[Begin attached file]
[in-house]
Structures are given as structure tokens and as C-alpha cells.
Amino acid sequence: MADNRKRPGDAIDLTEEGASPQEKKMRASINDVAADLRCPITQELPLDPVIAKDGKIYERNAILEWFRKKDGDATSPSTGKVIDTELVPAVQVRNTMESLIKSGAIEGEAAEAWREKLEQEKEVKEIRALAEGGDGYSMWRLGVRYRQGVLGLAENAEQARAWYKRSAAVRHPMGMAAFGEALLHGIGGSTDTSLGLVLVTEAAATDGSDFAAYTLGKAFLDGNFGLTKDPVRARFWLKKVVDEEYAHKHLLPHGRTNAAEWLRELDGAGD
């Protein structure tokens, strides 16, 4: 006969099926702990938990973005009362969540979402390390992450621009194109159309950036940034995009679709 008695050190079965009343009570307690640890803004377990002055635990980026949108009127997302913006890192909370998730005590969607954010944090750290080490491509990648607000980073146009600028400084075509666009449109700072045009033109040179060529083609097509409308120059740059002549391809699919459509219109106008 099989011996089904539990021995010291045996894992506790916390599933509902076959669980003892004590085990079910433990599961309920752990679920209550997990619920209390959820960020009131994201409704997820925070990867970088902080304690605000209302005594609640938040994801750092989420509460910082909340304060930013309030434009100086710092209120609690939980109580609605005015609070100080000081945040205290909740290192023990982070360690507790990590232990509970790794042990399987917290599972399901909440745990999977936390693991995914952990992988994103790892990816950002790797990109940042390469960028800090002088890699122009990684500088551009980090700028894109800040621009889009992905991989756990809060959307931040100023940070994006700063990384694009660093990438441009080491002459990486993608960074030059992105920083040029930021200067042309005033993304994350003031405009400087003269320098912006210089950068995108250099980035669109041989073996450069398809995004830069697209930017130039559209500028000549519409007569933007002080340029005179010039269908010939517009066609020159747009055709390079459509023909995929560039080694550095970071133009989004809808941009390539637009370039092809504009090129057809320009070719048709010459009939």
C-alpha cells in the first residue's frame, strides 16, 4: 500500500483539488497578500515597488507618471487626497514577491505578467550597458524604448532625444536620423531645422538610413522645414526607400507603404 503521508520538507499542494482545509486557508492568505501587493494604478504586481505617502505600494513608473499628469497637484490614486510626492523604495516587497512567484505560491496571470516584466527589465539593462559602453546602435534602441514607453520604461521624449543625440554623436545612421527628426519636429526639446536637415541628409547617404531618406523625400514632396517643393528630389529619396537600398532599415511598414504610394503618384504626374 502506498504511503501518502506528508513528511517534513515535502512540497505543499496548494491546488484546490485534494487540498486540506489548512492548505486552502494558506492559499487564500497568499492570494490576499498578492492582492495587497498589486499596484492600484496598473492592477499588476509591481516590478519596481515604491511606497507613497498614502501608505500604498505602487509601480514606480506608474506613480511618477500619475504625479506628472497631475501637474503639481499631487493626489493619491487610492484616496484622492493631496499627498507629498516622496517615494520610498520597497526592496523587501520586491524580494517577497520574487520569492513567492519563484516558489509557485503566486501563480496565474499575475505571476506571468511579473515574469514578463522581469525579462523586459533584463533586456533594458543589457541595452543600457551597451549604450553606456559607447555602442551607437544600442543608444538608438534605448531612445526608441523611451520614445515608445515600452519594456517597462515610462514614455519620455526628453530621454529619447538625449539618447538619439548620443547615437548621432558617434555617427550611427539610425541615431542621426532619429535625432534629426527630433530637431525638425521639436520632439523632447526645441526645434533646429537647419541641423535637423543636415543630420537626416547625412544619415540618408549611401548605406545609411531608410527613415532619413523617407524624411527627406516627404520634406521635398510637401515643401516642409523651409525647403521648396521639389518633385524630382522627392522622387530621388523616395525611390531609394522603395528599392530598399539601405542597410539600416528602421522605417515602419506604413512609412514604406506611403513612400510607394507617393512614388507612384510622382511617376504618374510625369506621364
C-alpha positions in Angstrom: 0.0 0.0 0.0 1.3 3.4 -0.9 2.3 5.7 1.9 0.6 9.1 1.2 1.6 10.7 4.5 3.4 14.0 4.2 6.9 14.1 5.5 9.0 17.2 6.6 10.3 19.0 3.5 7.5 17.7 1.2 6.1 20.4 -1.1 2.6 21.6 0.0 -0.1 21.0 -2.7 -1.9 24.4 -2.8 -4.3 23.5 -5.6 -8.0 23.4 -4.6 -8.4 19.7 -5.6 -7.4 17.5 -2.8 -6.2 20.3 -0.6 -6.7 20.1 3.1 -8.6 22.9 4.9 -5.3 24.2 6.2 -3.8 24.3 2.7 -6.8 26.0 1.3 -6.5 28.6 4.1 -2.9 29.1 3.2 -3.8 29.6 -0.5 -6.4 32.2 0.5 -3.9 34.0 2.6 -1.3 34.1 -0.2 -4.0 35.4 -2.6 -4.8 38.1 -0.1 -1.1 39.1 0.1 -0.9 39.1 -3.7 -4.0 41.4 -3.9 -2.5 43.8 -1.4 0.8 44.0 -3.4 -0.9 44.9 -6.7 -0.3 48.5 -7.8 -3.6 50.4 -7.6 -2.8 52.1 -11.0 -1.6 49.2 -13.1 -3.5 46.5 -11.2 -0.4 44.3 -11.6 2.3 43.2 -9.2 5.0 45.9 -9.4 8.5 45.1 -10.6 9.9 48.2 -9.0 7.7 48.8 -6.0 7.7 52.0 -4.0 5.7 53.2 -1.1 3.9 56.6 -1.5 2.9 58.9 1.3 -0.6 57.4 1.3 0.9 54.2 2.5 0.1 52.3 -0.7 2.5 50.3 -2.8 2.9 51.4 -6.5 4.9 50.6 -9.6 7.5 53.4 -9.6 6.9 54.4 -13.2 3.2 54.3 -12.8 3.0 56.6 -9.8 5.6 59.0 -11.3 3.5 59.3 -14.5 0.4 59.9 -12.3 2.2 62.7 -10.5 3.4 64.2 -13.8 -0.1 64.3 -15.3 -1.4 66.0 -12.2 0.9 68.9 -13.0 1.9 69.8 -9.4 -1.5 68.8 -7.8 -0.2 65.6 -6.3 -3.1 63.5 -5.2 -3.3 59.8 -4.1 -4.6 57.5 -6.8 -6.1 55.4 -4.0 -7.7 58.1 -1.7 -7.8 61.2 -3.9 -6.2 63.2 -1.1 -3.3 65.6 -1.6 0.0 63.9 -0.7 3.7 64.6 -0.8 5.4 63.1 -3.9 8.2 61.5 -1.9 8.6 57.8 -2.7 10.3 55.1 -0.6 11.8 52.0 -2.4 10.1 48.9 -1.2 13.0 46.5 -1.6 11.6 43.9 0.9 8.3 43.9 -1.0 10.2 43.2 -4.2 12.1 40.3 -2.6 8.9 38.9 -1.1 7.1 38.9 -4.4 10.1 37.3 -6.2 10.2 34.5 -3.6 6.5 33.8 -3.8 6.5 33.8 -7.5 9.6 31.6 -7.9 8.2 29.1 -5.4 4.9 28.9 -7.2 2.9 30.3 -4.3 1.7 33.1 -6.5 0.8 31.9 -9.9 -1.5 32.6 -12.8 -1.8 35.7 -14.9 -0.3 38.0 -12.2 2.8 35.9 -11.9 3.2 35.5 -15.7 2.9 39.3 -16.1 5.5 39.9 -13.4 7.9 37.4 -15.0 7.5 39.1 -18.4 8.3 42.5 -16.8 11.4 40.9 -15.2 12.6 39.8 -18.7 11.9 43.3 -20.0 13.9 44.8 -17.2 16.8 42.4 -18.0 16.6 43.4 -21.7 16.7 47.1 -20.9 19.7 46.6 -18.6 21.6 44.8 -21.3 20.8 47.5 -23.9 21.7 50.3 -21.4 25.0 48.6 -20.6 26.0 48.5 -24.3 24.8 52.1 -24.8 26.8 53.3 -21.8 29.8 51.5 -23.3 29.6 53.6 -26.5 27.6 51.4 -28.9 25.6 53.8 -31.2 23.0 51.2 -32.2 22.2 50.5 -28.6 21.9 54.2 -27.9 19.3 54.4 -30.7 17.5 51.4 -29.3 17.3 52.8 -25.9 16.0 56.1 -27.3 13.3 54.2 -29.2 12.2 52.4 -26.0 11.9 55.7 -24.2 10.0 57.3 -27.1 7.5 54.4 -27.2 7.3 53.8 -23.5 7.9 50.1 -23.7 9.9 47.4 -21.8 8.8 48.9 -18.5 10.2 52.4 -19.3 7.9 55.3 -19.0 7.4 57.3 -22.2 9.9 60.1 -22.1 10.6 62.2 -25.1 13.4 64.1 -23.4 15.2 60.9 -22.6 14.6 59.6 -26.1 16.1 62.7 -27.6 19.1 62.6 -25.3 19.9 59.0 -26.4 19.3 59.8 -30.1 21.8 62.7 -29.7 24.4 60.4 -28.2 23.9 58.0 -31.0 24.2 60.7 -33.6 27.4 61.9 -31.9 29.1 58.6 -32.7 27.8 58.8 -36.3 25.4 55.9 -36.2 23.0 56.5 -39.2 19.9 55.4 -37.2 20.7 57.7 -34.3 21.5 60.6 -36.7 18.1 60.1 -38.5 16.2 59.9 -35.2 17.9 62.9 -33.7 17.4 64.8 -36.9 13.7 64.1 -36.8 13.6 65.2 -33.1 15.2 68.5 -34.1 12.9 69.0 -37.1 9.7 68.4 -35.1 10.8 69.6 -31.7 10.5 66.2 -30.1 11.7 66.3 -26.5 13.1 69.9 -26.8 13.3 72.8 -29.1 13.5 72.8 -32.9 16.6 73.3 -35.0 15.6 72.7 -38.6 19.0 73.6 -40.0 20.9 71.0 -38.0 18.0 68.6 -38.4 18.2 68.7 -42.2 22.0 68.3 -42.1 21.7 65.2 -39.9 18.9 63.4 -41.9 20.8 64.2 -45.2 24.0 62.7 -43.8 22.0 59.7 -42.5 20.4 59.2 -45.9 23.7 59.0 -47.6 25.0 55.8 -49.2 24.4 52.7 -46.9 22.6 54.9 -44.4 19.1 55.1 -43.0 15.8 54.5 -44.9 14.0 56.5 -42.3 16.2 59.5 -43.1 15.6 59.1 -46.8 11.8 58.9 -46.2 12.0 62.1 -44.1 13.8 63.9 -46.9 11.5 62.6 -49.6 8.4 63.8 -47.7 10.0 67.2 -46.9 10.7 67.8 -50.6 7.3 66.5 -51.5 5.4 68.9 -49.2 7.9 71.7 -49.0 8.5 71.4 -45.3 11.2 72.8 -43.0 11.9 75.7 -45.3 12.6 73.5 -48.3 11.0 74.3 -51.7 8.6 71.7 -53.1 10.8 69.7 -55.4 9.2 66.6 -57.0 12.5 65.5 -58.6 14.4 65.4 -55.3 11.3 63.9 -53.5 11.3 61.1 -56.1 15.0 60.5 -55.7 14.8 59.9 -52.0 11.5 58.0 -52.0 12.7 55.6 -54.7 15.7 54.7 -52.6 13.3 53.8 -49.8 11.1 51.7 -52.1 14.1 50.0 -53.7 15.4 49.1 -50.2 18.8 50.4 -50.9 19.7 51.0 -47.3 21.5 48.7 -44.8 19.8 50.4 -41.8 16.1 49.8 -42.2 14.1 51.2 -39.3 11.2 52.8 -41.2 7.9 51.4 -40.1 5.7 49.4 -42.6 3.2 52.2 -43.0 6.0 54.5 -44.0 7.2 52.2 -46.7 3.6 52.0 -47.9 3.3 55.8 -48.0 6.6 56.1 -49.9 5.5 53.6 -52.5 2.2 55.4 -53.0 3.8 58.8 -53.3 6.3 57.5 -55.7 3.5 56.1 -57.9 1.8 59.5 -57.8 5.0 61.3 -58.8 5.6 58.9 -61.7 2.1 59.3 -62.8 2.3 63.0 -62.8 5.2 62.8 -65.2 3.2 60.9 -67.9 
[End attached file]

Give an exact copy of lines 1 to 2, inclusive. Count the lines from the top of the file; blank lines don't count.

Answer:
[in-house]
Structures are given as structure tokens and as C-alpha cells.